Good Article on Rights

Discussion in 'Legal & Political Archive' started by RicInOR, Feb 21, 2014.

  1. RicInOR

    Washington County
    I aim to misbehave Silver Supporter

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    <Related not just to the right to bear arms, but all natural rights>

    Court: It's Not a Right When Only the Sheriff's Friends Get To Hold Guns -
  2. CounterOfBeans

    Active Member

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    Unfortunately this article cites Heller (a DC case) as a contemporary standard of where gun rights stand. The problem is that this case deals with the rights of people who, by force of the Constitution itself, are not necessarily endowed with full Constitutional consideration. Article 1, Section 8, Clause 17 is the what's called the D.C. clause, which states:

    "Congress shall have power.....
    To exercise exclusive Legislation in all Cases whatsoever, over such District (not exceeding ten Miles square) as may, by Cession of particular States, and the Acceptance of Congress, become the Seat of the Government of the United States, and to exercise like Authority over all Places purchased by the Consent of the Legislature of the State in which the Same shall be, for the Erection of Forts, Magazines, Arsenals, dock-Yards, and other needful Buildings"

    The D.C. clause was created because in 1783, in Philadelphia, while under the Articles of Confederation, a bunch of disgruntled revolutionary war soldiers attacked Congress because they hadn't been paid. Congress, having no permanent venue of its own, did its business in different locations and relied on the host jurisdictions to provide for security. Congress appealed to the State of Pennsylvania to muster the militia to stop the attack and Pennsylvania said no. Congress had to flea for their lives and when the Constitution Convention came around, the framers asserted that such an embarrassing event would never happen again. Therefore, as authorized by Art 1, Sec. 8, Cls 17, D.C. was formed to provide the federal government with its own autonomous office space where it's rule reigned and reigns supreme.

    The physical landscape of D.C. is utterly and eternally federal in nature and as a result, citizens who live there are federal citizens, not State Citizens. The D.C. clause says Congress exercises "exclusive" legislation "over" the district, in "like" manner as it does over other federal property like "Forts, Magazines, Arsenals, dock-Yards, and other needful Buildings". D.C. citizens literally live in a space that is of the same nature as post offices and military bases, and the federal government has total control over how things are managed there, ...constitutionally. This why the motto across the bottom of D.C. license plates is "taxation without representation". Because only State Citizens must be represented in Congress as a pre-condition to being taxed.

    The legal disability of D.C. clause federal citizenship is the direct result of the framers intent to prevent armed uprisings against Congress, and by extension, this is the reason why D.C. citizens have historically complained about Congress' "infringement" of their gun rights. All D.C. citizens have to do is move 5 miles in one direction or another to set up their home in a State that borders D.C. and their infringement problems are solved, ... because they convert themselves to State Citizens, i.e. parties to, and full-fledged beneficiaries of the Constitution. The legal plight of D.C. life is a contractually established by-product of the distinction that the Constitution makes between State Citizens and federal citizens. Territorial citizens (Guam, Puerto Rico, Virgin Islands, etc.) under Article 4, Section 3, Paragraph 2 (cited below), exist under the same disabilities as D.C. citizens, but have the hope of one day emerging as State Citizens when their territory gets admitted into the Union:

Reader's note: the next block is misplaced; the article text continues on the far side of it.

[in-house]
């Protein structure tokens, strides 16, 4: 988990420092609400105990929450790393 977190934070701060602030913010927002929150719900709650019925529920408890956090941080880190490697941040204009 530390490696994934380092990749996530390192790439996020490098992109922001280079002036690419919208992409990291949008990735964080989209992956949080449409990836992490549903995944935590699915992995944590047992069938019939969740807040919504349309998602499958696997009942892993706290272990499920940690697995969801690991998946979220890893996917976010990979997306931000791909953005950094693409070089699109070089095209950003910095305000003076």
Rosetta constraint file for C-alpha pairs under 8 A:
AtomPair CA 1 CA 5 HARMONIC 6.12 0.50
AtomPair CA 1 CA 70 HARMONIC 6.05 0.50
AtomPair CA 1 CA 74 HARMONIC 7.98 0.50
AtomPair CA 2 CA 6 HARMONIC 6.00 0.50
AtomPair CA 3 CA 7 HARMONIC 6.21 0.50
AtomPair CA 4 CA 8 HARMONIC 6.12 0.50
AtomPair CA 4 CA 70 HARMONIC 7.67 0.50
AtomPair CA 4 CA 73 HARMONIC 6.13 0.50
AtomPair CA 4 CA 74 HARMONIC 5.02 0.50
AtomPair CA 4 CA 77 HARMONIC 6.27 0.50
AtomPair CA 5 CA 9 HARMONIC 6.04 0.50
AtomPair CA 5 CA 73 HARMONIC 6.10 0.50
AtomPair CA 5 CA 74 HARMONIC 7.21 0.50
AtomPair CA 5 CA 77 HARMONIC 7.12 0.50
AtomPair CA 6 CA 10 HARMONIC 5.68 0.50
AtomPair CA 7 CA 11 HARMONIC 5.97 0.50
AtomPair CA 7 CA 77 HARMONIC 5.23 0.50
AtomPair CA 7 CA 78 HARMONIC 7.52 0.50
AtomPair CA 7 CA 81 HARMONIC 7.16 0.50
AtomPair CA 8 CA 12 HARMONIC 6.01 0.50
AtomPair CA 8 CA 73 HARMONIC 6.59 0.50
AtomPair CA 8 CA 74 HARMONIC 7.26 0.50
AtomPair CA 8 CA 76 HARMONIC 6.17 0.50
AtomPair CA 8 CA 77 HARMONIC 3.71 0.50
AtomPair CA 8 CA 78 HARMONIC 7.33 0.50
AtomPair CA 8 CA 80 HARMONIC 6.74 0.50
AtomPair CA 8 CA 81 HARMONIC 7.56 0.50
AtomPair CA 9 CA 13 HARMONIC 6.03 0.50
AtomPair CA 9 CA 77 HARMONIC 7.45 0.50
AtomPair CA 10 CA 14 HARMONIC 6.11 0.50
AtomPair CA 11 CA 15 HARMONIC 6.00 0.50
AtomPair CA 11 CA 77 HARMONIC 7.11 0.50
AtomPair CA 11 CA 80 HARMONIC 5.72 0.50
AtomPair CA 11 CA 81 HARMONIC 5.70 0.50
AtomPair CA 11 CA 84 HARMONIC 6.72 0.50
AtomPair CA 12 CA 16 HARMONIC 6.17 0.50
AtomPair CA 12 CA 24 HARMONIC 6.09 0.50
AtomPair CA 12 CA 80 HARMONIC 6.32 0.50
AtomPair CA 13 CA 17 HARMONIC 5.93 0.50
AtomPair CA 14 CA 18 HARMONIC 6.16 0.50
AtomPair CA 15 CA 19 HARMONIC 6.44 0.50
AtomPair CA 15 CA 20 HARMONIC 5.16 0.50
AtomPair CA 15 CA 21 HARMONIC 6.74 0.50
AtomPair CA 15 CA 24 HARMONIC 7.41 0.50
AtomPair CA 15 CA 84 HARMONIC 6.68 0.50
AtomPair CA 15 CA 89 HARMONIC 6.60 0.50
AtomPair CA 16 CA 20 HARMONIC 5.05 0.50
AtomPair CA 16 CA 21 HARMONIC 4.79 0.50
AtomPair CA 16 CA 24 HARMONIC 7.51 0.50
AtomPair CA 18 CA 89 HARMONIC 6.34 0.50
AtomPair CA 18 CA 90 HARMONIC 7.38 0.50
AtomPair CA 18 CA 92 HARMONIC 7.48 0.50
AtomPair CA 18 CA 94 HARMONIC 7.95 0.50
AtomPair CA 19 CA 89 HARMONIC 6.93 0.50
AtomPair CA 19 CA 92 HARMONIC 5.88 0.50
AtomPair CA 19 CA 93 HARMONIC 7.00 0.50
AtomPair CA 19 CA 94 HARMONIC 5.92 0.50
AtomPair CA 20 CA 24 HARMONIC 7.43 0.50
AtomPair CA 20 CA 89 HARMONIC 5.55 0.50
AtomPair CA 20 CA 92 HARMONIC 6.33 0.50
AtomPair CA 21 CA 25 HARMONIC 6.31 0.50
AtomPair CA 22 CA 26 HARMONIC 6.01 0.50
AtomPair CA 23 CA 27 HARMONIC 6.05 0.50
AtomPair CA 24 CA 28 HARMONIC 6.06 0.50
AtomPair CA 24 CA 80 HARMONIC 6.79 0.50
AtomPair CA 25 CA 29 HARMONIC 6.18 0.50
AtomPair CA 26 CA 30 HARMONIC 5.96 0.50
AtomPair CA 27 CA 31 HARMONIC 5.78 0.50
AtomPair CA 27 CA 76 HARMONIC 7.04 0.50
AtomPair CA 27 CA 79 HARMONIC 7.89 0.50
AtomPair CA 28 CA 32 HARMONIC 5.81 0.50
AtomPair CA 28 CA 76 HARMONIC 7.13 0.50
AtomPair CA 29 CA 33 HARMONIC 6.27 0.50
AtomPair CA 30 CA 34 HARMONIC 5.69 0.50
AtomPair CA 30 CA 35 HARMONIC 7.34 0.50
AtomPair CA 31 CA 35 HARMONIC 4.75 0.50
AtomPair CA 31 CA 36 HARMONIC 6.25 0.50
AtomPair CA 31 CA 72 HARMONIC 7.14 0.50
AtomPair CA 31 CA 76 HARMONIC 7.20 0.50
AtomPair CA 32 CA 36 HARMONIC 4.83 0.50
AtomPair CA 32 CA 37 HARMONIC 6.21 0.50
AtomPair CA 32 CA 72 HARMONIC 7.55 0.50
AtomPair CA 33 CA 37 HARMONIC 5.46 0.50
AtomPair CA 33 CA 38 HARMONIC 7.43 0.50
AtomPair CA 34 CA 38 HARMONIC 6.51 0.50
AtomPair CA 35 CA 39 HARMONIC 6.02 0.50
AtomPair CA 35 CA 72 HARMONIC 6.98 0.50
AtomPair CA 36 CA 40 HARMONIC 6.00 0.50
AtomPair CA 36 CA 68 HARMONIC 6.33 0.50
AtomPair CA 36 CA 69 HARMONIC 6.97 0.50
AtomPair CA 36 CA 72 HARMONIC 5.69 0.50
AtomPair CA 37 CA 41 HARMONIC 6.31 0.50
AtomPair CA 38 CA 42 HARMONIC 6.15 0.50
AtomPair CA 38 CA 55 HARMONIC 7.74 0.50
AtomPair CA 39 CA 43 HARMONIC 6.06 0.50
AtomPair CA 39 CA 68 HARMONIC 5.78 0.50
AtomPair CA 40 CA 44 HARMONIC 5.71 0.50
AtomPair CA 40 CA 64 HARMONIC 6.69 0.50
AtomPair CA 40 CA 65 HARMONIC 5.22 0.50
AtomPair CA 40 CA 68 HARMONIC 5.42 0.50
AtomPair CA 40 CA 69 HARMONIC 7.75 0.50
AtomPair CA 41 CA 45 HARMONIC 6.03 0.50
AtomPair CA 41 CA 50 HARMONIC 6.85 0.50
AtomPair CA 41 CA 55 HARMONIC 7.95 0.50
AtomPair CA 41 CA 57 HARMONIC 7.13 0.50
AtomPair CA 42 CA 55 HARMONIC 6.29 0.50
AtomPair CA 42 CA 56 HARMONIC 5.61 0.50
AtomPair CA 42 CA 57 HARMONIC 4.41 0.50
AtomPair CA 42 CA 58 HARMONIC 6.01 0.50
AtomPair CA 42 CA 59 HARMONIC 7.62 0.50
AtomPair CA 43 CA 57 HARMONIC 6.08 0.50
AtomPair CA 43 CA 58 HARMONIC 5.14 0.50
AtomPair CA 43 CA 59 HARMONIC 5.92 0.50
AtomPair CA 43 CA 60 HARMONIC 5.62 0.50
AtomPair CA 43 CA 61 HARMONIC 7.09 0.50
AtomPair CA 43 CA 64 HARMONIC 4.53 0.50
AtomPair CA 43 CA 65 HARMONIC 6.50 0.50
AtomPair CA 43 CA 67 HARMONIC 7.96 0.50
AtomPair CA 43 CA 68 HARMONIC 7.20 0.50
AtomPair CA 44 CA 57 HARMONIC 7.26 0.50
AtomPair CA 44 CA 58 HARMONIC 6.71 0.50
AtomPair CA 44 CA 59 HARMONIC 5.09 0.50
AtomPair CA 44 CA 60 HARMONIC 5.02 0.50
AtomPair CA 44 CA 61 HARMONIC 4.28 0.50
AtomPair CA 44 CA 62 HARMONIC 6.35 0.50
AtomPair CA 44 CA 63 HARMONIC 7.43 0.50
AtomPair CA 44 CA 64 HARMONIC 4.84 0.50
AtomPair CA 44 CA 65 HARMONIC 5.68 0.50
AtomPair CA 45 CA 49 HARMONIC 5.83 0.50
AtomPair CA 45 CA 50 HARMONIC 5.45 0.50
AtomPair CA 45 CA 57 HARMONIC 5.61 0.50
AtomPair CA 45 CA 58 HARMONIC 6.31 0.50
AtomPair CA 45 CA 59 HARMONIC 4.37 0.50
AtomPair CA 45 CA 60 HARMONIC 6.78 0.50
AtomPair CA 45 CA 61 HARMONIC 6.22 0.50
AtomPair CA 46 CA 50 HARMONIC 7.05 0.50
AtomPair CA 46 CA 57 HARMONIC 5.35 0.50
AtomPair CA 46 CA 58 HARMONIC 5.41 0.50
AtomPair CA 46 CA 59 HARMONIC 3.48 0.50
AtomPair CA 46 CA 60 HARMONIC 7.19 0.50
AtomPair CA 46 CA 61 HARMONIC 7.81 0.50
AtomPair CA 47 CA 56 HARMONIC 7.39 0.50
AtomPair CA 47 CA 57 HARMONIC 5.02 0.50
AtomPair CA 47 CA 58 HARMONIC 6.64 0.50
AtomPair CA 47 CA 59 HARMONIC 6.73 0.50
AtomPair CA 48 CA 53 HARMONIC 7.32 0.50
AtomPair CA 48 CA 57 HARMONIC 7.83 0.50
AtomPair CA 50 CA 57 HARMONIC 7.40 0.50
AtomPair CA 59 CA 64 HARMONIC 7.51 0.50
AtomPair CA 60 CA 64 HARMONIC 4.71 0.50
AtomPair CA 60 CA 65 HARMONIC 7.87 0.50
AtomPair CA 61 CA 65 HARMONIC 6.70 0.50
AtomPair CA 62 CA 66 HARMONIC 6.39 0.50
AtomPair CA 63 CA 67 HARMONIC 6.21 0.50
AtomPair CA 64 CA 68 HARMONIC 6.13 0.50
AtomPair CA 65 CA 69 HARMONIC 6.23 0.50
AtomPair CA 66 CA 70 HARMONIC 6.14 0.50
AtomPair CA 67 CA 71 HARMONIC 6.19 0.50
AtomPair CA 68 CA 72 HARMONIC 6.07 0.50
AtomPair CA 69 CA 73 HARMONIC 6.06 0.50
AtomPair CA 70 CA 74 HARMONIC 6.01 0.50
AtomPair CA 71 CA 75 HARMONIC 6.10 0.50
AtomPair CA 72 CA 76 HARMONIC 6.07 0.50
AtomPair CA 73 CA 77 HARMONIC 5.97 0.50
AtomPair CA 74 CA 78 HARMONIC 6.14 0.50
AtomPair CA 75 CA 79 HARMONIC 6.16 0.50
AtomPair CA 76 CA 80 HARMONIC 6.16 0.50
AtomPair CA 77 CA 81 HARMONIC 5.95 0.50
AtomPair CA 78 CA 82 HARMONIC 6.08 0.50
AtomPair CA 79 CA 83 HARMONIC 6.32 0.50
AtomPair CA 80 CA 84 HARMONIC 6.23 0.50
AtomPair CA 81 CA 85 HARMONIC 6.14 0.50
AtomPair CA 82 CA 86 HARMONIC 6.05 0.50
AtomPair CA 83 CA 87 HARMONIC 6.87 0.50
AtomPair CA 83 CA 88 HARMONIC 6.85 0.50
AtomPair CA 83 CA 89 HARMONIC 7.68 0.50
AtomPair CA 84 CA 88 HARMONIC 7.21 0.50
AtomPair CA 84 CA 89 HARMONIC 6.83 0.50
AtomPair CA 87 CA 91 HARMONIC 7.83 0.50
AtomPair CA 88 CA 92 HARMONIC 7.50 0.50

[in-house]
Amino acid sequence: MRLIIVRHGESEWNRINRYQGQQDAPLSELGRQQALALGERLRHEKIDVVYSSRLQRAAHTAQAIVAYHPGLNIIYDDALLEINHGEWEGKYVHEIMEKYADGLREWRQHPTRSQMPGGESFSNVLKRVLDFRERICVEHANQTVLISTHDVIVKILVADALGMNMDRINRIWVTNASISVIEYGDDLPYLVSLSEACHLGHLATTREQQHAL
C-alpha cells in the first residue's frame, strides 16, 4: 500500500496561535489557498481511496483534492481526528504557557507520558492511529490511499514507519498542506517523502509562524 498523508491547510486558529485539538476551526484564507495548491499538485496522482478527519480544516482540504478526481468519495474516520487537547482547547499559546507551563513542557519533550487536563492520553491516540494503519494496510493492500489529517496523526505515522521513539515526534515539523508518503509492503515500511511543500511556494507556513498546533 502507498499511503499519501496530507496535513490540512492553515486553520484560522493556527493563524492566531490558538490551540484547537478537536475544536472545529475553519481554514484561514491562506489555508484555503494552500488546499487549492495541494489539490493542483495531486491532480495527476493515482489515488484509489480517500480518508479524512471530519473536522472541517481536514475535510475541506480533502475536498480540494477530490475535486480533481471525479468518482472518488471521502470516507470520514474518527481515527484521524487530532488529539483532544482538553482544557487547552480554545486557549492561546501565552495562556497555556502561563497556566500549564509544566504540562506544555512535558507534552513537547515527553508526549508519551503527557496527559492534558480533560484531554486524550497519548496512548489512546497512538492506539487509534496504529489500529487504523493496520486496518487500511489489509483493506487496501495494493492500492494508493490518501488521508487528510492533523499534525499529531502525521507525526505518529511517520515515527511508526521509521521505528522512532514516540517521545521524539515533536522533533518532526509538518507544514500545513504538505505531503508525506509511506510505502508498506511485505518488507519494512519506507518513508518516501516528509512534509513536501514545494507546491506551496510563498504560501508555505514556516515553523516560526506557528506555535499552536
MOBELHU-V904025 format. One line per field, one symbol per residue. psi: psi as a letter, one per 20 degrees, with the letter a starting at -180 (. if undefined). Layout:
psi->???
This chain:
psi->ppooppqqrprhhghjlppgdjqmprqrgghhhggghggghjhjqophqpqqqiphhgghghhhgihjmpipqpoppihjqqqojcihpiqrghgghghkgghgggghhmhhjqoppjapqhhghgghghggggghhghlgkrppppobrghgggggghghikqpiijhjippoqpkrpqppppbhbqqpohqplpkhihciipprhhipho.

"The Congress shall have Power to dispose of and make all needful Rules and Regulations respecting the Territory or other Property belonging to the United States"

    The Constitution is a contract, a supreme contract. And it is a fact of history that the only parties to/ beneficiaries of that contract were the States and State Citizens who drafted and perfected (ratified) it. State Citizens were the ONLY citizens who existed during the debates of the Constitution Convention, and those debates related to no other issues other than the rights and interests of those State Citizens who were jealously protective of their rights and interests. The Constitution was their contract with each other and they made no provisions that explicitly related to the rights or interests of any other kinds of citizens that may emerge in the future.

    The emergence of D.C. and territorial citizens was/is simply the result of people either choosing to continue calling D.C. home after it became federalized or of the acquisition of foreign lands and people through the Constitution's treaty powers or war powers. Congress, under the two provisions cited, has constitutional authority to manage the rights and interests of federal peoples as a function of being the constitutionally prescribed legal agent of the Union of the several States. The SCOTUS case of DeLima vs. Bidwell and the federal case of Adams vs. Clinton are great commentaries on this issue.

    Heller is a problem because it initiates the blurring of the line that has long been held in the courts regarding the rights distinctions between State and federal citizenship. By Heller's blurring of that distinction, is it elevating federal citizens to State citizenship (which it can't do) or, by associating the Chicago-based McDonald case with Heller, are State Citizens being melded into the reach of federal citizenship disabilities?

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